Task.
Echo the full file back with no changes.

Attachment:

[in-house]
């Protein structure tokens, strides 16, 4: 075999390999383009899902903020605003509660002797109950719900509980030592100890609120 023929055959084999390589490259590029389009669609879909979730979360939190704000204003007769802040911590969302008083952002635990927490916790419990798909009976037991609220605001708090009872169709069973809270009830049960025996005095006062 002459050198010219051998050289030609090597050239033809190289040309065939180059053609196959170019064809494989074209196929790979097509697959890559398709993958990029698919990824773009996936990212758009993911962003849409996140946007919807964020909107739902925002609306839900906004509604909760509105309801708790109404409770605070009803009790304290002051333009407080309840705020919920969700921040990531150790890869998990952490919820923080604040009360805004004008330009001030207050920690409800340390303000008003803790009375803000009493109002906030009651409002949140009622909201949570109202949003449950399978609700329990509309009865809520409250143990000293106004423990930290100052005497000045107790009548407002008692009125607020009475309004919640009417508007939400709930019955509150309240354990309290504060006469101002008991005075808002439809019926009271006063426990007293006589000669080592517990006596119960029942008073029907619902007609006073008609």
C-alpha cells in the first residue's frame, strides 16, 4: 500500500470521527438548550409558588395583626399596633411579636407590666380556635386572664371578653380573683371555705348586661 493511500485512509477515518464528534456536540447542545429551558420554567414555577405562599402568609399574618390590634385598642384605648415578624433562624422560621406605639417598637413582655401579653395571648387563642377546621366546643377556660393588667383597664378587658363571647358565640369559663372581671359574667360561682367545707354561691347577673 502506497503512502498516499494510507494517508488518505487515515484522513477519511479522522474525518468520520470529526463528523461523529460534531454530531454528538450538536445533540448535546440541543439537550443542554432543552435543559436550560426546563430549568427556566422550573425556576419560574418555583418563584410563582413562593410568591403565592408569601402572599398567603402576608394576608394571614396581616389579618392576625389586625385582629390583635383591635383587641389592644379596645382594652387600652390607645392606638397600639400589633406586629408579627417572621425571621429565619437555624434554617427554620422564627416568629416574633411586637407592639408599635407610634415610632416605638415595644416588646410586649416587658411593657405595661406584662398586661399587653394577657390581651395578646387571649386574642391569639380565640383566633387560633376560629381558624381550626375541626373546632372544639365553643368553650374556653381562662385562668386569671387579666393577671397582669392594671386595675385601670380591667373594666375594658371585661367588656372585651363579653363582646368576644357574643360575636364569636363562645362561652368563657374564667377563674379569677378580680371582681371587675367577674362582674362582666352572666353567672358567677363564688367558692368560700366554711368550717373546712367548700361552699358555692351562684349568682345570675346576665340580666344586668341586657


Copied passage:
[in-house]
């Protein structure tokens, strides 16, 4: 075999390999383009899902903020605003509660002797109950719900509980030592100890609120 023929055959084999390589490259590029389009669609879909979730979360939190704000204003007769802040911590969302008083952002635990927490916790419990798909009976037991609220605001708090009872169709069973809270009830049960025996005095006062 002459050198010219051998050289030609090597050239033809190289040309065939180059053609196959170019064809494989074209196929790979097509697959890559398709993958990029698919990824773009996936990212758009993911962003849409996140946007919807964020909107739902925002609306839900906004509604909760509105309801708790109404409770605070009803009790304290002051333009407080309840705020919920969700921040990531150790890869998990952490919820923080604040009360805004004008330009001030207050920690409800340390303000008003803790009375803000009493109002906030009651409002949140009622909201949570109202949003449950399978609700329990509309009865809520409250143990000293106004423990930290100052005497000045107790009548407002008692009125607020009475309004919640009417508007939400709930019955509150309240354990309290504060006469101002008991005075808002439809019926009271006063426990007293006589000669080592517990006596119960029942008073029907619902007609006073008609």
C-alpha cells in the first residue's frame, strides 16, 4: 500500500470521527438548550409558588395583626399596633411579636407590666380556635386572664371578653380573683371555705348586661 493511500485512509477515518464528534456536540447542545429551558420554567414555577405562599402568609399574618390590634385598642384605648415578624433562624422560621406605639417598637413582655401579653395571648387563642377546621366546643377556660393588667383597664378587658363571647358565640369559663372581671359574667360561682367545707354561691347577673 502506497503512502498516499494510507494517508488518505487515515484522513477519511479522522474525518468520520470529526463528523461523529460534531454530531454528538450538536445533540448535546440541543439537550443542554432543552435543559436550560426546563430549568427556566422550573425556576419560574418555583418563584410563582413562593410568591403565592408569601402572599398567603402576608394576608394571614396581616389579618392576625389586625385582629390583635383591635383587641389592644379596645382594652387600652390607645392606638397600639400589633406586629408579627417572621425571621429565619437555624434554617427554620422564627416568629416574633411586637407592639408599635407610634415610632416605638415595644416588646410586649416587658411593657405595661406584662398586661399587653394577657390581651395578646387571649386574642391569639380565640383566633387560633376560629381558624381550626375541626373546632372544639365553643368553650374556653381562662385562668386569671387579666393577671397582669392594671386595675385601670380591667373594666375594658371585661367588656372585651363579653363582646368576644357574643360575636364569636363562645362561652368563657374564667377563674379569677378580680371582681371587675367577674362582674362582666352572666353567672358567677363564688367558692368560700366554711368550717373546712367548700361552699358555692351562684349568682345570675346576665340580666344586668341586657